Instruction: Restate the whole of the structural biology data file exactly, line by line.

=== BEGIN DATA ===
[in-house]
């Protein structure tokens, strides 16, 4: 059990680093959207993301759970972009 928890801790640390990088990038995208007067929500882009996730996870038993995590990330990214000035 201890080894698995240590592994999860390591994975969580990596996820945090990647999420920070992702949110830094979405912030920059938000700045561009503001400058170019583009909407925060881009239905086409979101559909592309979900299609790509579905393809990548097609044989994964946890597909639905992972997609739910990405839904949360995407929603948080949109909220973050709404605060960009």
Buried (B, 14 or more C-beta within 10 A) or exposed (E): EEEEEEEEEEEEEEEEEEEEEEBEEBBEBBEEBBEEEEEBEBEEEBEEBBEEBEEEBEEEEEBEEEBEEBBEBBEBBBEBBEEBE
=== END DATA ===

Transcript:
[in-house]
């Protein structure tokens, strides 16, 4: 059990680093959207993301759970972009 928890801790640390990088990038995208007067929500882009996730996870038993995590990330990214000035 201890080894698995240590592994999860390591994975969580990596996820945090990647999420920070992702949110830094979405912030920059938000700045561009503001400058170019583009909407925060881009239905086409979101559909592309979900299609790509579905393809990548097609044989994964946890597909639905992972997609739910990405839904949360995407929603948080949109909220973050709404605060960009």
Buried (B, 14 or more C-beta within 10 A) or exposed (E): EEEEEEEEEEEEEEEEEEEEEEBEEBBEBBEEBBEEEEEBEBEEEBEEBBEEBEEEBEEEEEBEEEBEEBBEBBEBBBEBBEEBE